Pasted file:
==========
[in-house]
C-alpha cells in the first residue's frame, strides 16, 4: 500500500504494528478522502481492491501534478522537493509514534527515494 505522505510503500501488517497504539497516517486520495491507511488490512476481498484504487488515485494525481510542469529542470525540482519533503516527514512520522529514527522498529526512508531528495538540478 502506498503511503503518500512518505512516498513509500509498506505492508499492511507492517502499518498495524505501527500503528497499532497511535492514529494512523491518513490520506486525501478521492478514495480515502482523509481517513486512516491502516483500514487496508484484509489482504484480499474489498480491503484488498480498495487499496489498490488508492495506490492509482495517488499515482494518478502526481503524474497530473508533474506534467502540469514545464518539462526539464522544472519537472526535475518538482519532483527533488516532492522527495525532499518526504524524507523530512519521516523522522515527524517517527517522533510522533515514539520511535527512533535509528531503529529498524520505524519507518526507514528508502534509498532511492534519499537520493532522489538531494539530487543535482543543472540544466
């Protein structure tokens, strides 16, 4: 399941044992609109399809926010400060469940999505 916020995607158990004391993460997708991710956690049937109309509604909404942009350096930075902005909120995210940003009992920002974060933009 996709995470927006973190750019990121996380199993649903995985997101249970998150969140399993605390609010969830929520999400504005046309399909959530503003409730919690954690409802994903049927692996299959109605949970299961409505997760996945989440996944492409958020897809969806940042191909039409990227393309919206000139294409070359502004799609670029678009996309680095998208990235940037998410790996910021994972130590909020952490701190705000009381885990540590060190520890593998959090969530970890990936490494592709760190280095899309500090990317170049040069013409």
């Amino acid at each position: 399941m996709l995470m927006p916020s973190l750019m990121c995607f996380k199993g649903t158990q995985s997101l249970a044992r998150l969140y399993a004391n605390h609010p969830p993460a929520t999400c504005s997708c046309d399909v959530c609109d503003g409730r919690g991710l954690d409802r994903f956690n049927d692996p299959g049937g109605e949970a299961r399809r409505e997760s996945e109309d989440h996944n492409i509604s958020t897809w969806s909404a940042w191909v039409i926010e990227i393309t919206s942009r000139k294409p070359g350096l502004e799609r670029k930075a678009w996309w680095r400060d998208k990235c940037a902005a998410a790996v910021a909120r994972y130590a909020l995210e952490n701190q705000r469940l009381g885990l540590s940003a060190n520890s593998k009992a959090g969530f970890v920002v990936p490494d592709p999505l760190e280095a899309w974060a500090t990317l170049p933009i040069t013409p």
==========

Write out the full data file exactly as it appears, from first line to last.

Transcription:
[in-house]
C-alpha cells in the first residue's frame, strides 16, 4: 500500500504494528478522502481492491501534478522537493509514534527515494 505522505510503500501488517497504539497516517486520495491507511488490512476481498484504487488515485494525481510542469529542470525540482519533503516527514512520522529514527522498529526512508531528495538540478 502506498503511503503518500512518505512516498513509500509498506505492508499492511507492517502499518498495524505501527500503528497499532497511535492514529494512523491518513490520506486525501478521492478514495480515502482523509481517513486512516491502516483500514487496508484484509489482504484480499474489498480491503484488498480498495487499496489498490488508492495506490492509482495517488499515482494518478502526481503524474497530473508533474506534467502540469514545464518539462526539464522544472519537472526535475518538482519532483527533488516532492522527495525532499518526504524524507523530512519521516523522522515527524517517527517522533510522533515514539520511535527512533535509528531503529529498524520505524519507518526507514528508502534509498532511492534519499537520493532522489538531494539530487543535482543543472540544466
């Protein structure tokens, strides 16, 4: 399941044992609109399809926010400060469940999505 916020995607158990004391993460997708991710956690049937109309509604909404942009350096930075902005909120995210940003009992920002974060933009 996709995470927006973190750019990121996380199993649903995985997101249970998150969140399993605390609010969830929520999400504005046309399909959530503003409730919690954690409802994903049927692996299959109605949970299961409505997760996945989440996944492409958020897809969806940042191909039409990227393309919206000139294409070359502004799609670029678009996309680095998208990235940037998410790996910021994972130590909020952490701190705000009381885990540590060190520890593998959090969530970890990936490494592709760190280095899309500090990317170049040069013409």
């Amino acid at each position: 399941m996709l995470m927006p916020s973190l750019m990121c995607f996380k199993g649903t158990q995985s997101l249970a044992r998150l969140y399993a004391n605390h609010p969830p993460a929520t999400c504005s997708c046309d399909v959530c609109d503003g409730r919690g991710l954690d409802r994903f956690n049927d692996p299959g049937g109605e949970a299961r399809r409505e997760s996945e109309d989440h996944n492409i509604s958020t897809w969806s909404a940042w191909v039409i926010e990227i393309t919206s942009r000139k294409p070359g350096l502004e799609r670029k930075a678009w996309w680095r400060d998208k990235c940037a902005a998410a790996v910021a909120r994972y130590a909020l995210e952490n701190q705000r469940l009381g885990l540590s940003a060190n520890s593998k009992a959090g969530f970890v920002v990936p490494d592709p999505l760190e280095a899309w974060a500090t990317l170049p933009i040069t013409p």